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|Title: ||Modelling dark energy|
|Authors: ||Jackson, Brendan Marc|
|Supervisor(s): ||Taylor, Andy|
|Issue Date: ||23-Nov-2011|
|Publisher: ||The University of Edinburgh|
|Abstract: ||One of the most pressing, modern cosmological mysteries is the cause of the accelerated
expansion of the universe. The energy density required to cause this large scale opposition
to gravity is known to be both far in excess of the known matter content, and
remarkably smooth and unclustered across the universe. While the most commonly
accepted answer is that a cosmological constant is responsible, alternatives abound.
This thesis is primarily concerned with such alternatives; both their theoretical nature
and observational consequences.
In this thesis, we will dedicate Chapter 1 to a brief review on the fundamentals of
general relativity, leading into the basics of theoretical cosmology. Following this we
will recall some of the key observations that has lead to the standard CDM cosmology.
The standard model has well known problems, many of which can be answered
by the theoretical ideas of inflation. In Chapter 2 we explore these ideas, including a
summary of classical field theory in the context of cosmology, upon which inflation is
based. This also serves as the groundwork for Chapter 3, where the varied models of
dark energy (and their motivations) are discussed - many of which are also reliant on
field theory (such as quintessence).
These notions are combined in a model described in Chapter 4, where we describe
our own addition to a scenario that unifies dark energy and inflation. This addition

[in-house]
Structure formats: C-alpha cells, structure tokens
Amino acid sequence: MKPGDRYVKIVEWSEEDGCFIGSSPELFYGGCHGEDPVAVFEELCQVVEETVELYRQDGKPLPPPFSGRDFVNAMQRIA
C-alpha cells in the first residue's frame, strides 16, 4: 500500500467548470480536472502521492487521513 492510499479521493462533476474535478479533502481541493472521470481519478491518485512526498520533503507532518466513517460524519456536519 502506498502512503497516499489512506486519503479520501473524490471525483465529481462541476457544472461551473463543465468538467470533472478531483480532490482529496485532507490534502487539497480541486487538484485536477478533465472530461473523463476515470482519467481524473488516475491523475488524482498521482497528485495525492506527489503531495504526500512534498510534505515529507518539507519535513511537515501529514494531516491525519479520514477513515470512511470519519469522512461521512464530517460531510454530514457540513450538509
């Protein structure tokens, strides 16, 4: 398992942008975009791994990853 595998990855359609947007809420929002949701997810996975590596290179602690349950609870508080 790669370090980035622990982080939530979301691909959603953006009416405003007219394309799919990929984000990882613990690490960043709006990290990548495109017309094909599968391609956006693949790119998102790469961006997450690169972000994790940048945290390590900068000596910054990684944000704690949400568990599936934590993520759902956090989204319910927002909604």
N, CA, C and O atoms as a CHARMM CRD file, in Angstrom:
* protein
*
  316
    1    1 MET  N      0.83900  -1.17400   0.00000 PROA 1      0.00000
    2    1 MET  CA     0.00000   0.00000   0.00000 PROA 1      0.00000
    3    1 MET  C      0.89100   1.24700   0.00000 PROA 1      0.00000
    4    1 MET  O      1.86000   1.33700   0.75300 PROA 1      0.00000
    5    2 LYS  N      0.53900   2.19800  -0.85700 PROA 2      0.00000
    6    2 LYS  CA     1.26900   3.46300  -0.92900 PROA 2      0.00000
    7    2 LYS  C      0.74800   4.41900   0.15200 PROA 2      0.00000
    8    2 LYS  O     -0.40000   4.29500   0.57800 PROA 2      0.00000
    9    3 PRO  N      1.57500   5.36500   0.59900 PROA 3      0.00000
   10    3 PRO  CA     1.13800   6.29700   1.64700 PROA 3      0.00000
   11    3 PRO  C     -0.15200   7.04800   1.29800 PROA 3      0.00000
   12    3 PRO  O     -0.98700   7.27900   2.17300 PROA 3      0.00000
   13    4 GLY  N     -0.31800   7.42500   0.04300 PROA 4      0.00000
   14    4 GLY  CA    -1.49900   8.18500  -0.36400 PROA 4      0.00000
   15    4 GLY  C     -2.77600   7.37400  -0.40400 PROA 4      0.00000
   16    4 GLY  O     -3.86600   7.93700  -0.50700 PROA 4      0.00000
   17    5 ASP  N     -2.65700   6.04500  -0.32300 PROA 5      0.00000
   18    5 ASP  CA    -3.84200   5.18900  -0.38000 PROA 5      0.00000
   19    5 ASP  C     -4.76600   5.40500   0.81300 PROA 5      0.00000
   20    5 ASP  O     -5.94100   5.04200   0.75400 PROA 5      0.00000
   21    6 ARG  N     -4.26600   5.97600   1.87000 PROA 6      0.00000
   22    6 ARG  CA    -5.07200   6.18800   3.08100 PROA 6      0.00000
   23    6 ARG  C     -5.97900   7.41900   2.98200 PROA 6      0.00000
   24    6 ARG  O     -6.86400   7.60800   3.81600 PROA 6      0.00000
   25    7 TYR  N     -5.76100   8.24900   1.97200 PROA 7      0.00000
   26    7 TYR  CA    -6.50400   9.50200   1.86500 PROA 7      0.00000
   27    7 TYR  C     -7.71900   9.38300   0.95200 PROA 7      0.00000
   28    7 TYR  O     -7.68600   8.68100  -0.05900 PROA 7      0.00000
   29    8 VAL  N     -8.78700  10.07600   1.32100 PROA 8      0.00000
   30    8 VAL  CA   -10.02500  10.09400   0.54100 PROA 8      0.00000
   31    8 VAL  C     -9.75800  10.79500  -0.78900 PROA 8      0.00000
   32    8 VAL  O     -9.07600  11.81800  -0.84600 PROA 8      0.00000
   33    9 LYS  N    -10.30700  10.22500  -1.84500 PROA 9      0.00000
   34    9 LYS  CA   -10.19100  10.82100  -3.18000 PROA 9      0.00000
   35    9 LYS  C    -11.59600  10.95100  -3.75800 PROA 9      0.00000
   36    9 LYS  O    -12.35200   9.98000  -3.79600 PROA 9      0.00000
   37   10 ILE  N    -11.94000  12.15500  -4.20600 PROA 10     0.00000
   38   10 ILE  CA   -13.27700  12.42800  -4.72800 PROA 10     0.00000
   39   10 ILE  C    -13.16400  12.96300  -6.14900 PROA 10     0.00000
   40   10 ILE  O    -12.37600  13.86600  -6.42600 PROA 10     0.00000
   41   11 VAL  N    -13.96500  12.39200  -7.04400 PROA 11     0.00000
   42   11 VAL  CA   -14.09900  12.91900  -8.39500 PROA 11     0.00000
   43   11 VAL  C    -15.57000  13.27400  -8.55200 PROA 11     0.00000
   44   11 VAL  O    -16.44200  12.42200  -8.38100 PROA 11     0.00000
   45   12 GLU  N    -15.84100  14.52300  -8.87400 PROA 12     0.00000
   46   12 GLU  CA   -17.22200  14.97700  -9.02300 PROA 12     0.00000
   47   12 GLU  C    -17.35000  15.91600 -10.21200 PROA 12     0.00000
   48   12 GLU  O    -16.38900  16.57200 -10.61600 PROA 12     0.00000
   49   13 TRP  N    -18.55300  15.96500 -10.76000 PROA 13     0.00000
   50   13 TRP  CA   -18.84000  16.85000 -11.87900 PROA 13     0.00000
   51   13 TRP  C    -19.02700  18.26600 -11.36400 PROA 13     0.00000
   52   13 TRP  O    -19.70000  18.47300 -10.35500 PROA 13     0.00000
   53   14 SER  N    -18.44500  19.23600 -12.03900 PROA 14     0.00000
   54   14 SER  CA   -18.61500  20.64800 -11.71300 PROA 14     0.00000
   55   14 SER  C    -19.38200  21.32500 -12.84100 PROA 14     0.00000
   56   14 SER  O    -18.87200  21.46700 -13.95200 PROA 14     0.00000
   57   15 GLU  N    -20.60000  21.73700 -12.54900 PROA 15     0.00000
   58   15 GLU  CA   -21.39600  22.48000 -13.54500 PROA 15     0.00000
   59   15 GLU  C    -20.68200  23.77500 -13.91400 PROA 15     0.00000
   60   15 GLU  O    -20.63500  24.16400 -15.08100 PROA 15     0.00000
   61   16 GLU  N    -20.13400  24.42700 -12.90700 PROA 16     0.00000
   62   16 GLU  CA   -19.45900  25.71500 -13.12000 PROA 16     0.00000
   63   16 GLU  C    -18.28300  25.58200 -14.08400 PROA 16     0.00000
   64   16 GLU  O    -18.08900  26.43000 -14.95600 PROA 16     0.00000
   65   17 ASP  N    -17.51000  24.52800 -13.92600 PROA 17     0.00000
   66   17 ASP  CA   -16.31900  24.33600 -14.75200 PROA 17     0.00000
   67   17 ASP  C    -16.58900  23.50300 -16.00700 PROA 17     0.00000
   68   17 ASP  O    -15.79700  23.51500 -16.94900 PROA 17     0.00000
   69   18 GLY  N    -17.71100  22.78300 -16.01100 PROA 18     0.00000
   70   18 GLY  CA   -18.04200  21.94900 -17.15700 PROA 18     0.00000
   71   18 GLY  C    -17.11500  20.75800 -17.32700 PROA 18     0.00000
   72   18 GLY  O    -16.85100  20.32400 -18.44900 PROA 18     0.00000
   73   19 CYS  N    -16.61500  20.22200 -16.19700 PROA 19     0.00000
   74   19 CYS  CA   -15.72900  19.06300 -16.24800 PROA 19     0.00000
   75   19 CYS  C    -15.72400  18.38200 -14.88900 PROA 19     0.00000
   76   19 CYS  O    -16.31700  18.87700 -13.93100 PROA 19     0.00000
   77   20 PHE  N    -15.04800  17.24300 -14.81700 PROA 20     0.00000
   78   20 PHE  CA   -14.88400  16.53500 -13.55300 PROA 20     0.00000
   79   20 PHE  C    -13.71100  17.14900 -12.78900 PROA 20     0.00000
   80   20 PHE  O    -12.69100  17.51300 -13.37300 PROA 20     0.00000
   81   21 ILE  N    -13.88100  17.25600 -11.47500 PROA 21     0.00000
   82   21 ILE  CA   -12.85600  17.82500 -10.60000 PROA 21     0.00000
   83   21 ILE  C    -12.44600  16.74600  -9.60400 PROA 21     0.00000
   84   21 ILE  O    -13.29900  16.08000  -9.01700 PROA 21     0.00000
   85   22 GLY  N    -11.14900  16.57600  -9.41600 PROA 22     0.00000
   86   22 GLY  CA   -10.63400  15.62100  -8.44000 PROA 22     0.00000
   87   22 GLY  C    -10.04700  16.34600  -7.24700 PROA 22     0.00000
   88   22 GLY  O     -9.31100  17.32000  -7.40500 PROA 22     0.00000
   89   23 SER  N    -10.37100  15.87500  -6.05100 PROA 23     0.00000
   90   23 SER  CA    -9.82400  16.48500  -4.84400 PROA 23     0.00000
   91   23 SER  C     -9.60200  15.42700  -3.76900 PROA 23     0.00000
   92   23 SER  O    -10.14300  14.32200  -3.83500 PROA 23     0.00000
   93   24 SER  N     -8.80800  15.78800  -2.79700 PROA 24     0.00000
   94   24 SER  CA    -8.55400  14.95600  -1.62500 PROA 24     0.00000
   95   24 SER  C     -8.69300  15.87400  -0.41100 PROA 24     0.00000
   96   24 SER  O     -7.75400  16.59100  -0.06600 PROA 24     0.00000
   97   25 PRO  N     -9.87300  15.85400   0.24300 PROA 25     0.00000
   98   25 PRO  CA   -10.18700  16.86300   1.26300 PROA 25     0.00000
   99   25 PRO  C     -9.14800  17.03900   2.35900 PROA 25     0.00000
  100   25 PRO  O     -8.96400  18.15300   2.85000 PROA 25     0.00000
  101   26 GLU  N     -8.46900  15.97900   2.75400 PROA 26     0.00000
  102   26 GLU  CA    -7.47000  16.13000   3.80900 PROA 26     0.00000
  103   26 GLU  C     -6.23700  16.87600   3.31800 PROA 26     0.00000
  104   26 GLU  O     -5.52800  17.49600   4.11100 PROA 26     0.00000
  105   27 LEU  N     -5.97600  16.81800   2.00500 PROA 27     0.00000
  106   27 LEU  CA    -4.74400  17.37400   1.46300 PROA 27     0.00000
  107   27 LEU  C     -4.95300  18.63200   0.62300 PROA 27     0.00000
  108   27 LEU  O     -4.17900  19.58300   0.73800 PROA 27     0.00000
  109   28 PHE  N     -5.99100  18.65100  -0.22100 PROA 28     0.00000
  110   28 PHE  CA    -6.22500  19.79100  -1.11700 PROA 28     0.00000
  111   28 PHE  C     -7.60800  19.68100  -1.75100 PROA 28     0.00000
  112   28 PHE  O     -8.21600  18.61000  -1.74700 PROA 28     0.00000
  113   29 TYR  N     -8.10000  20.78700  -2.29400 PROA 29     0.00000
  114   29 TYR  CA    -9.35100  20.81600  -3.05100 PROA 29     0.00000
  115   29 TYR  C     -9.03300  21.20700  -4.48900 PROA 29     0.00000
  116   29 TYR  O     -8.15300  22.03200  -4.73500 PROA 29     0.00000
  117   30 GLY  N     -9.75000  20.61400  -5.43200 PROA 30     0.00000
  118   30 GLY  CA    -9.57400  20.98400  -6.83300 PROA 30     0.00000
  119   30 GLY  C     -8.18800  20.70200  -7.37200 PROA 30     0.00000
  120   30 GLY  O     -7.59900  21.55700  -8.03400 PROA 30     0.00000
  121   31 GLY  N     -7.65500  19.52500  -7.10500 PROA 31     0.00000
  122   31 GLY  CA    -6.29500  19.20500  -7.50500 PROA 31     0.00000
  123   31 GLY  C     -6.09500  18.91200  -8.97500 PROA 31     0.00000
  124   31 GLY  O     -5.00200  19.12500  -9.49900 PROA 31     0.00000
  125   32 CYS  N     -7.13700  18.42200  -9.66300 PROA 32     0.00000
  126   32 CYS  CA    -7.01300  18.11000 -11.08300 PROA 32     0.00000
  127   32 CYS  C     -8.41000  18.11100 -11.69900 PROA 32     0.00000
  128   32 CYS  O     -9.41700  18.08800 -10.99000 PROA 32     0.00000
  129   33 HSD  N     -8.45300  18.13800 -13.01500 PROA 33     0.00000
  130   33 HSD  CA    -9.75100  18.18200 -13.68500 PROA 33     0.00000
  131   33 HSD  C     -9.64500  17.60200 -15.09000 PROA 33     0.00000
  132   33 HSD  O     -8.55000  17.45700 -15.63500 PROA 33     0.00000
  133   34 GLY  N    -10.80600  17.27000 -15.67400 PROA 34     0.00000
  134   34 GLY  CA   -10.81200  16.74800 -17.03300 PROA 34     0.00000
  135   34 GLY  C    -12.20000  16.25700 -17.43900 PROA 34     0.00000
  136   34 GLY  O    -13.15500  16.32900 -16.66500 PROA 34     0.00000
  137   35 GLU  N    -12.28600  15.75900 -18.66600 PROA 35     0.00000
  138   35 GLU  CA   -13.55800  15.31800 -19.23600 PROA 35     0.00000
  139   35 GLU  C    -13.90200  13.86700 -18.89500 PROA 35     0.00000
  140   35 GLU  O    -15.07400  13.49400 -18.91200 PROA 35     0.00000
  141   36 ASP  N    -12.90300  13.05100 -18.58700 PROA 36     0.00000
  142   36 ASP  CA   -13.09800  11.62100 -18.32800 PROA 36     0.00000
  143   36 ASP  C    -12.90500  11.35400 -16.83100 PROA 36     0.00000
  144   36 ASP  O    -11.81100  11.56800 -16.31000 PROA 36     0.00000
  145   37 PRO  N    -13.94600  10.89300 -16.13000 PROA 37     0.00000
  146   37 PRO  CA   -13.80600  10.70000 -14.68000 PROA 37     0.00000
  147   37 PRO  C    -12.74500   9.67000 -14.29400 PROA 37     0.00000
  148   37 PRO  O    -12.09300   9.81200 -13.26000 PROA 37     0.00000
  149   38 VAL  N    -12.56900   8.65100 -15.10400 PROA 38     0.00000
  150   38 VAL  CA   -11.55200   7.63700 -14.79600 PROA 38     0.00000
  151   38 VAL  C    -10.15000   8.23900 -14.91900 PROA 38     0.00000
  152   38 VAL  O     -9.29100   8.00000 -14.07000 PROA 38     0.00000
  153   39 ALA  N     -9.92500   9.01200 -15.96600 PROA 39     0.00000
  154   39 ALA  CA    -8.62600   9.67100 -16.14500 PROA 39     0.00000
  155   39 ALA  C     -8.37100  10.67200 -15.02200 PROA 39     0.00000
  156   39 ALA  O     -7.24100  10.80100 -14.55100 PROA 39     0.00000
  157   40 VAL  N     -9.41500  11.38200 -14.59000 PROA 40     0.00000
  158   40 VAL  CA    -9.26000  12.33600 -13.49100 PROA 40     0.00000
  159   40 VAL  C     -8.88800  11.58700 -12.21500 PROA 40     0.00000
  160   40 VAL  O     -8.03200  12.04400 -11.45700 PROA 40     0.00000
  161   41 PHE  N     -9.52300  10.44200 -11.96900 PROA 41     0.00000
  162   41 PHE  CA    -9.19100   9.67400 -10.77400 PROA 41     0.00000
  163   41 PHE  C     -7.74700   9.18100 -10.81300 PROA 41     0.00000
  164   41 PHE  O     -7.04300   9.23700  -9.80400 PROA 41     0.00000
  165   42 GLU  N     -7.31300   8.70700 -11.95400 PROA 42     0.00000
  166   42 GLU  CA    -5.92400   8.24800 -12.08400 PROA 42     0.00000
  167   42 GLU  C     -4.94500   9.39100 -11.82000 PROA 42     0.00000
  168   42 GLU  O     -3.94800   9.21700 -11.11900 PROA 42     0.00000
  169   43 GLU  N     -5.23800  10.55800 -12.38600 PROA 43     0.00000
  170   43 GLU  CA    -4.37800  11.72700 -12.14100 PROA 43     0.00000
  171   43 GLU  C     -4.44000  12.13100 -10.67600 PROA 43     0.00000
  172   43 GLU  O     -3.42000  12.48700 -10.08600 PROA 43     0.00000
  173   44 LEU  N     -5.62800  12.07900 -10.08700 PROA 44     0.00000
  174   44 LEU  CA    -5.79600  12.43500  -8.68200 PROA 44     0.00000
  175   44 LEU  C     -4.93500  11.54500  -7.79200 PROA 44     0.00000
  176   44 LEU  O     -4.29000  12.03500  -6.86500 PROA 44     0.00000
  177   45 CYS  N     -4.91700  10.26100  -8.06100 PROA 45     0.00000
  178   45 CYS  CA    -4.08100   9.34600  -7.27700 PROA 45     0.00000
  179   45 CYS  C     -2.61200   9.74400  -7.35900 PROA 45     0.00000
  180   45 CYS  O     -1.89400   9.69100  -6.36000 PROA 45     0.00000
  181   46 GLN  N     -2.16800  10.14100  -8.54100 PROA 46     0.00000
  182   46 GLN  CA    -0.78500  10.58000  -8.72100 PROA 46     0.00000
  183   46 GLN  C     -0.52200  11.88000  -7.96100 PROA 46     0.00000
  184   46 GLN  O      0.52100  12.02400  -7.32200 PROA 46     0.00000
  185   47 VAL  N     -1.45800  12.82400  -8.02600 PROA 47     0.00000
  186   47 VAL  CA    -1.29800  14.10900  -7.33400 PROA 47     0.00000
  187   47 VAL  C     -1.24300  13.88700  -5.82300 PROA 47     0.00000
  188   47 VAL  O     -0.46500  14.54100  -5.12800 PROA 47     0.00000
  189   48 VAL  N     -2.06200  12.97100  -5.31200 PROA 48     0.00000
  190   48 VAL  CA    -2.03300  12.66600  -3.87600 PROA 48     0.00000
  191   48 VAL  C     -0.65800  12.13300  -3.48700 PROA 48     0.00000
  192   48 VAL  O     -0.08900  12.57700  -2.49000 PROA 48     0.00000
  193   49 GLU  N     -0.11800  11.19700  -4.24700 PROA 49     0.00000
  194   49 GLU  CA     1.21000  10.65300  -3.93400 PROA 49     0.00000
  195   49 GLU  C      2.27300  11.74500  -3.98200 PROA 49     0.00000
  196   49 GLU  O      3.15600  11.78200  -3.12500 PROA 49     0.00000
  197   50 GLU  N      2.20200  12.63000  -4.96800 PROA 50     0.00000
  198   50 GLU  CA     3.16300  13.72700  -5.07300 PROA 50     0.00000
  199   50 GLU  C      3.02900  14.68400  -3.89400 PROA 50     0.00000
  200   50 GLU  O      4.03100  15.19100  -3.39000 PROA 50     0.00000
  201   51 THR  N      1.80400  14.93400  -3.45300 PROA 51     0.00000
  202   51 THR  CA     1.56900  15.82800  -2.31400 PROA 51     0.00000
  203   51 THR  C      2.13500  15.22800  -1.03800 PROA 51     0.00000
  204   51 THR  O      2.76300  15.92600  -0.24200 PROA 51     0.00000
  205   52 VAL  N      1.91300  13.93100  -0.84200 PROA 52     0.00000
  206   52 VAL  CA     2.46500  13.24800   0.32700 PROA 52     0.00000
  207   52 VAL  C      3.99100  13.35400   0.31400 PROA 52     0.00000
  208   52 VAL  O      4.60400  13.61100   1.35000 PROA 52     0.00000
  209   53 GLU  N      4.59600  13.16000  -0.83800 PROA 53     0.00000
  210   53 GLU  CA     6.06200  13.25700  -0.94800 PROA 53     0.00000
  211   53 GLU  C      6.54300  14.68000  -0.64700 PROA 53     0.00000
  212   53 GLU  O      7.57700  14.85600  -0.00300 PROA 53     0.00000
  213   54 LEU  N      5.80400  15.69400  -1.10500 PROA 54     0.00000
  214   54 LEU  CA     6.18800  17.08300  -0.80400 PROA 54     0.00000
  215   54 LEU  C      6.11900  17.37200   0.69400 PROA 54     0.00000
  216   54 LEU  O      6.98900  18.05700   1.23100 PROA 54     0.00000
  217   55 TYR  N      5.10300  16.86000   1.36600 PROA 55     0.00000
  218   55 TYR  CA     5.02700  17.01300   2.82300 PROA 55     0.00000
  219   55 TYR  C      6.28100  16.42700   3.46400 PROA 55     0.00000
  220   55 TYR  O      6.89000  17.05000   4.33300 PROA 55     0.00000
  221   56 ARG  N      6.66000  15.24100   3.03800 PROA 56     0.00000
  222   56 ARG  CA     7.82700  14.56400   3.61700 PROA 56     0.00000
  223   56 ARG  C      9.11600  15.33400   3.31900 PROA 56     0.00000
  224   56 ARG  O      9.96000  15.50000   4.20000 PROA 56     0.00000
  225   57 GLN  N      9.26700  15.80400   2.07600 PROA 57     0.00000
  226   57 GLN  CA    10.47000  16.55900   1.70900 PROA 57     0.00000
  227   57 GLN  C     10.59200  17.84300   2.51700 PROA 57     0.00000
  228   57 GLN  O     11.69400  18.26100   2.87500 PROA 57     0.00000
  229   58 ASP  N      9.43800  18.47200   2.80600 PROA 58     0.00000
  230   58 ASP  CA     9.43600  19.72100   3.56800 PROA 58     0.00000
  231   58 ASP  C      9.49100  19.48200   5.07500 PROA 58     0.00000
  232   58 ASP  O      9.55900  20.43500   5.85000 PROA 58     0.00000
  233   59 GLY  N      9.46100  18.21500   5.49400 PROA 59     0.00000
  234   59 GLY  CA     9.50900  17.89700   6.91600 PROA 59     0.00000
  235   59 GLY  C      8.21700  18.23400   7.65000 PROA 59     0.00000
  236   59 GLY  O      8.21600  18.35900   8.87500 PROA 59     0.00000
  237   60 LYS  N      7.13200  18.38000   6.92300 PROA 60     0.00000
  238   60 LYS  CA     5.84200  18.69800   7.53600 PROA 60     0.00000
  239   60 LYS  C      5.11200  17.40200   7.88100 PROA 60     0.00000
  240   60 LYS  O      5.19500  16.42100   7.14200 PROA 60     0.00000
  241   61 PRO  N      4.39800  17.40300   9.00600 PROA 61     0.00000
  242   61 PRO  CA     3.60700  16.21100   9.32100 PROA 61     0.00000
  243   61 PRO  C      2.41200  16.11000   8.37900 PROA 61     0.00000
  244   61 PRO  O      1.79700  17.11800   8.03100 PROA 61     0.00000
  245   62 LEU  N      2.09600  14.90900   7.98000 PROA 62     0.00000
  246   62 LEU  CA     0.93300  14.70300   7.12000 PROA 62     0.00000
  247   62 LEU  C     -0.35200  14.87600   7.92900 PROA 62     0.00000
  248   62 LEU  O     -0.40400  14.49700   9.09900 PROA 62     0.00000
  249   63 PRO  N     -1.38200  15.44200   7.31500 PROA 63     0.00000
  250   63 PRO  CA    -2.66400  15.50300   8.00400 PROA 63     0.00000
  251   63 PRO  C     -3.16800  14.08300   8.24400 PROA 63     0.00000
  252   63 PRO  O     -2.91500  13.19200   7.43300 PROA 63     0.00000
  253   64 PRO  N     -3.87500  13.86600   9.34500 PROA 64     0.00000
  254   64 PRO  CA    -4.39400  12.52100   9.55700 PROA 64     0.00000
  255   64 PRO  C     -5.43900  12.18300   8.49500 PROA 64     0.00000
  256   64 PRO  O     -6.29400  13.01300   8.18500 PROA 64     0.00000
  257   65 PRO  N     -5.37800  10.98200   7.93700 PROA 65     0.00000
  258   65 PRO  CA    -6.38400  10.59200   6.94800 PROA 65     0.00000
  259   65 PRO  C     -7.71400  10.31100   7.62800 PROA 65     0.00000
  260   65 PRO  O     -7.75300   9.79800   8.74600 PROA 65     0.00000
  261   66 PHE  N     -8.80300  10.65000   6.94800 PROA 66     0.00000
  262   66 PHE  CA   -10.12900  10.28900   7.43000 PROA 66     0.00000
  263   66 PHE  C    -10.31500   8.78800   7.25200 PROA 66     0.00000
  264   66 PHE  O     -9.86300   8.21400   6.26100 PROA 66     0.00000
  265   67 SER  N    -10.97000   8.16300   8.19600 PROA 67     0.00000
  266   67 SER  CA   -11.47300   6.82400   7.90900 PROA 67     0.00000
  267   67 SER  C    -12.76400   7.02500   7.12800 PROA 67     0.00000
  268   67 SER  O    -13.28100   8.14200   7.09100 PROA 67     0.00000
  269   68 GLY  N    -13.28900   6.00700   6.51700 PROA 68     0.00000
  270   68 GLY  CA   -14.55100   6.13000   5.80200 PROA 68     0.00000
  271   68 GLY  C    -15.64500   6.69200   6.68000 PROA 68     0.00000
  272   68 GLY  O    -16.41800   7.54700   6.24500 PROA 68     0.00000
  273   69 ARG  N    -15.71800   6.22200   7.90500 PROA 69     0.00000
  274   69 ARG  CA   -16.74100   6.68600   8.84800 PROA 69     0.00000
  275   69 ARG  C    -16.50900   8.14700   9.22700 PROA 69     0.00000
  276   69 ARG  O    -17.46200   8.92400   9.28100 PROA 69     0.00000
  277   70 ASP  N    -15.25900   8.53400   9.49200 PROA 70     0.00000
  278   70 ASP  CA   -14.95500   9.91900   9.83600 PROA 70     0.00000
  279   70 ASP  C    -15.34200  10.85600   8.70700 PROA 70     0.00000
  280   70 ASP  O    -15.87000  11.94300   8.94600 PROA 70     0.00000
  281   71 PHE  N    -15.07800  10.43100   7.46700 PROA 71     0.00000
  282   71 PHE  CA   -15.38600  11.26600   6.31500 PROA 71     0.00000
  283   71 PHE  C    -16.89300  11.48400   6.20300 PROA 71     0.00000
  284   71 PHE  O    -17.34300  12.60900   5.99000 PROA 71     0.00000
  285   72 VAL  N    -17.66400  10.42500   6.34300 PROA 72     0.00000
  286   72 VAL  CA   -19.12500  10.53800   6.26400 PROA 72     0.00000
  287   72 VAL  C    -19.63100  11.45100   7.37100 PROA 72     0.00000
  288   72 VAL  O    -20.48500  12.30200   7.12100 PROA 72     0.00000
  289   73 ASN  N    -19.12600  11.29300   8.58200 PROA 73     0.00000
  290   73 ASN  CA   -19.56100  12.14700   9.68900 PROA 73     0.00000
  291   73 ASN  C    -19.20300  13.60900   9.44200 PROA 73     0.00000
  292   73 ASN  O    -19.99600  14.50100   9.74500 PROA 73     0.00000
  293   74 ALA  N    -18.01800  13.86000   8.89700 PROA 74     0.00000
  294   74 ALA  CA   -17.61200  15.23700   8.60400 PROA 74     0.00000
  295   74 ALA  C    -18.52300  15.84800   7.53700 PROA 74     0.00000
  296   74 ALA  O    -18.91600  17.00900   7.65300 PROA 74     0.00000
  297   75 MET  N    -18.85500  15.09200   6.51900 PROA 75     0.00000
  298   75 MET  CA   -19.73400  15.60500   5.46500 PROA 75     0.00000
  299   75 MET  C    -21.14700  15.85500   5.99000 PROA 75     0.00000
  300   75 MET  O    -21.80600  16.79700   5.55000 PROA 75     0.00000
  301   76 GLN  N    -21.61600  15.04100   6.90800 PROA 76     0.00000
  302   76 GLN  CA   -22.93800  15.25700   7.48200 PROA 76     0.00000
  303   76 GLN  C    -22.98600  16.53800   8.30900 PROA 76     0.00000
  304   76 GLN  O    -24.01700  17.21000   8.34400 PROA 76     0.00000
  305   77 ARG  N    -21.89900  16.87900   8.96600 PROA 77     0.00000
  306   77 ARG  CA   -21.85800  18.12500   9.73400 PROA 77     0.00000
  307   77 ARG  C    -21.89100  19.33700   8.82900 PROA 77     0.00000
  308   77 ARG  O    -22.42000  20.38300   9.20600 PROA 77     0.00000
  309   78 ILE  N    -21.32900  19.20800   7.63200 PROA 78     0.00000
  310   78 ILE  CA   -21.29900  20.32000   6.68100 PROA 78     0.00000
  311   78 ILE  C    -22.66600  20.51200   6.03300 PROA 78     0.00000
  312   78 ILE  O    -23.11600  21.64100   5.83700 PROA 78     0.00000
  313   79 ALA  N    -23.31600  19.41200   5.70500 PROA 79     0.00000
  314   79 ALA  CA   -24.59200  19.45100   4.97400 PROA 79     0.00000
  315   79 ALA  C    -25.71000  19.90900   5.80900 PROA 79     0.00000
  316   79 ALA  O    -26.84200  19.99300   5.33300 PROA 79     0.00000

- involving a coupling of the inflation field to an additional one - alter the way reheating
takes place after inflation, removing some of the shortcomings of the original
proposal. The analysis is extended in Chapter 5, to include the effect of quantum corrections.
There we show that although a cursory analysis indicates a coupling between
quintessence and some other field does not necessarily give rise to dangerously large
quantum corrections, provided the effects of decoupling are taken into account.
We move on in Chapter 6 to examine the basics of cosmological perturbation theory,
and derive the general equations of motion for density and velocity perturbations for
a system of fluids, allowing for the exchange of energy-momentum. We make use of
this in Chapters 7 and 8, were we examine the growth of structure in a universe where
energy is exchanged between dark matter and dark energy. In particular, in Chapter 7
we see that a particular form of the interaction can lead to an instability in the early
universe, and we derive the condition for this to be the case. In Chapter 8, we discuss
how a similar interaction can lead to a mimicry of modified gravity, and relate this
directly to cosmological observations.
Finally we summarise our conclusions and discuss avenues of future research in
|Sponsor(s): ||Science and Technology Facilities Council (STFC)|
Cosmological perturbation theory
|Appears in Collections:||Physics thesis and dissertation collection|
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